A couple of years ago, myself and a group of friends had a catch-up weekend down in Poole, Dorset.
On the coach ride down, we were researching ideas for quick and adventurous activities for our weekend and stumbled across geocaching in the National Trust’s guide to 50 things to do before your 11 ¾’s (an offbeat choice for our research).
None of us had heard of geocaching before, so we followed the instructions and soon found ourselves searching a multi-storey car park for a tiny container using a smartphone and a touch…
What is Geocaching?
Geocaching can be described as a global treasure hunt, using GPS coordinates to find physical containers ranging in size from a thumbnail to large metal boxes. Each container has a log book for you to sign to show you have visited the site. You also need to log your visit online, either on the website or directly on the app.
Where do I find geocaches?
All over the world! From small villages to remote islands to big cities – simply search your current location using the app or website.
Who places geocaches?
Anyone with a premium membership to the site can place a cache, but it’s recommended you spend some time finding various caches first, to get a feel for the game and the types of caches you can be placed.
What do geocaches look like?
Each geocache will have a size rating when you select which cache you would like to navigate to. These range from extra small containers which can be the size of a fingernail, to plastic containers and giant metal boxes. I’ve also come across a few quirky containers such as a plastic magpie in a tree!
There are a number of different types of caches from traditional to earth; from mystery to events, some of which require you to answer questions or clues instead of finding a physical container – find out about the different types here.
A cheeky geocache disguised as a warning sign!
What is inside a geocache?
This will depend on the size of the cache you choose to look for. If it’s an extra small, inside will usually just be the log book. Small and above may have various items you can swap – just remember whatever you take out, you must replace with an item that is similar or higher in value – and it must not be perishable!
You might also find a ‘travel bug’ which will have a little keyring attached with a code. Travel bugs are designed to move from cache to cache, so if you pick one up, take it on a journey. You must log the travel bugs journey by typing to code into the ‘trackable’ area on the app or website. Here you will also be able to see where the bug has been on its journey.
I picked this one up in the New Forest in England with my Girl Guides group which had come from New Zealand!
Here you will also be able to see where the bug has been on its journey. I picked this one up in the New Forest in England with my Girl Guides group which had come from New Zealand!
How can I get started?
- You will either need a GPS receiver or a smartphone with the Geocaching app downloaded.
- Create a username, which you will also use to sign the physical logbooks found in each cache.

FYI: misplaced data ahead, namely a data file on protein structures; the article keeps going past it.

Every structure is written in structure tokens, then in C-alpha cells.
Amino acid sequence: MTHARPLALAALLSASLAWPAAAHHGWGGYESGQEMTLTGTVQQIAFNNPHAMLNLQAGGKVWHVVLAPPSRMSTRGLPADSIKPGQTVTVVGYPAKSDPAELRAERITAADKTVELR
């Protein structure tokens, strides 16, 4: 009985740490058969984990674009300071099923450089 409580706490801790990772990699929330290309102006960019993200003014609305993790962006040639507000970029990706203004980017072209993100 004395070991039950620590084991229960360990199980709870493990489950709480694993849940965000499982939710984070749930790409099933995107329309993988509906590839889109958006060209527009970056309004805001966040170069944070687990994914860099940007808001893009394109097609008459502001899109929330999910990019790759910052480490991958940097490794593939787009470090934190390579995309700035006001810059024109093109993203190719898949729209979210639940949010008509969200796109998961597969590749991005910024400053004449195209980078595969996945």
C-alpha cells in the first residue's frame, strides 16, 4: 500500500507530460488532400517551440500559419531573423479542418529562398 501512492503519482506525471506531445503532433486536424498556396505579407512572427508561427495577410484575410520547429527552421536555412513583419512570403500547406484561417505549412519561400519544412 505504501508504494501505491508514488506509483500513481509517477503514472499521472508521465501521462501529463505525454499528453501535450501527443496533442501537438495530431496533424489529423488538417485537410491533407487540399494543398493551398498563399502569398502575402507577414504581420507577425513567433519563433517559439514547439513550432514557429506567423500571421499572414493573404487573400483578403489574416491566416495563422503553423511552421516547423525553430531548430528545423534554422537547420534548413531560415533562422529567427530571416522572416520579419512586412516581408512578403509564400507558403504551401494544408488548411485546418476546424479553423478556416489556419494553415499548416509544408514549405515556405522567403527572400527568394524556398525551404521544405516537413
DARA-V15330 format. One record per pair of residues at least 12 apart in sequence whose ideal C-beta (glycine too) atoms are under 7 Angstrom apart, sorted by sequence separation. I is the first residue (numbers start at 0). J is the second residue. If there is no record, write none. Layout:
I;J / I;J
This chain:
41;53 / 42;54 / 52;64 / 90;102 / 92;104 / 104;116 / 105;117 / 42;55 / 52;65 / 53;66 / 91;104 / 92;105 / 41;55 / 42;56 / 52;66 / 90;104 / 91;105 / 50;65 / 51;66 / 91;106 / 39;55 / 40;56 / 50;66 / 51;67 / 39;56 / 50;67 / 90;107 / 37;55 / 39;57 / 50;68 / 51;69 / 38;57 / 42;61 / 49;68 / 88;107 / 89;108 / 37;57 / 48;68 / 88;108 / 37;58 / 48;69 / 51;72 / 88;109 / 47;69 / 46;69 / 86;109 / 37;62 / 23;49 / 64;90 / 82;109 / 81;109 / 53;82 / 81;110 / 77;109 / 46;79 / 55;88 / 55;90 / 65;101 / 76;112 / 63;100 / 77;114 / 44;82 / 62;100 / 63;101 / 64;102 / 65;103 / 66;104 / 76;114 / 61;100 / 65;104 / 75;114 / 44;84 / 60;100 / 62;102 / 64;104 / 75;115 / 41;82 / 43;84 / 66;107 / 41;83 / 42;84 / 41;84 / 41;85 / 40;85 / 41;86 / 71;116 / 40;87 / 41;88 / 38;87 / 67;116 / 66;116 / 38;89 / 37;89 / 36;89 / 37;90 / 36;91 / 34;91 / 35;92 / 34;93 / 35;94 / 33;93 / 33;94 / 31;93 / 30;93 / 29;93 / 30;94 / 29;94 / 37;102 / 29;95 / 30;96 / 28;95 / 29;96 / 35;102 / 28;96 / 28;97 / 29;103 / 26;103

- The app is free to basic members which will allow finding caches with a difficulty rating of two or below.
- To unlock all the caches, you will need to upgrade to premium which is currently (in 2017) £25 a year or you can try it for £5 per month. This also allows you to save caches onto an offline list so it doesn’t eat up the data allowance on your phone.
You can read about the history of how geocaching began HERE
Do I need any special equipment to get started?
Apart from your smartphone or GPS receiver, you just need to take a pen to sign the log book.
If you are planning to make a day of caching, I often have this kit ready to go:
- Comfortable shoes and waterproofs
- Long trousers – you may be wading through nettles if out in the countryside
- Tweezers – to prise out the logbook from extra small caches
- A small touch – to search for any caches in dark corners
- Power bank for your mobile or batteries for a GPS device (it has the habit of draining smartphone batteries)
- A small notebook – to note down any clues for any ‘non-traditional’ caches
We found our very first geocache which was an old style camera film canister attached to clear fishing wire, tucked in a small corner of the car park, down a drain in Poole. I resisted getting a decent smartphone for a while and completely forgot about the app until the end of last year when I searched and found over 40 caches in my village.
So at the end of 2016, I set myself the goal to find 100 in 2017 – and I’m currently at 84. It’s taken me to areas of London I’ve never been, up to the Derbyshire hills to learn about the cotton mills and inspired my local Girl Guide unit to find their first cache on a recent camp to the New Forest.
A fun little way to learn about a local or new area and get out into the fresh air as well as feeling like you’ve achieved and won something!
Have you ever tried geocaching? Have you discovered any new locations in the pursuit of a cache?
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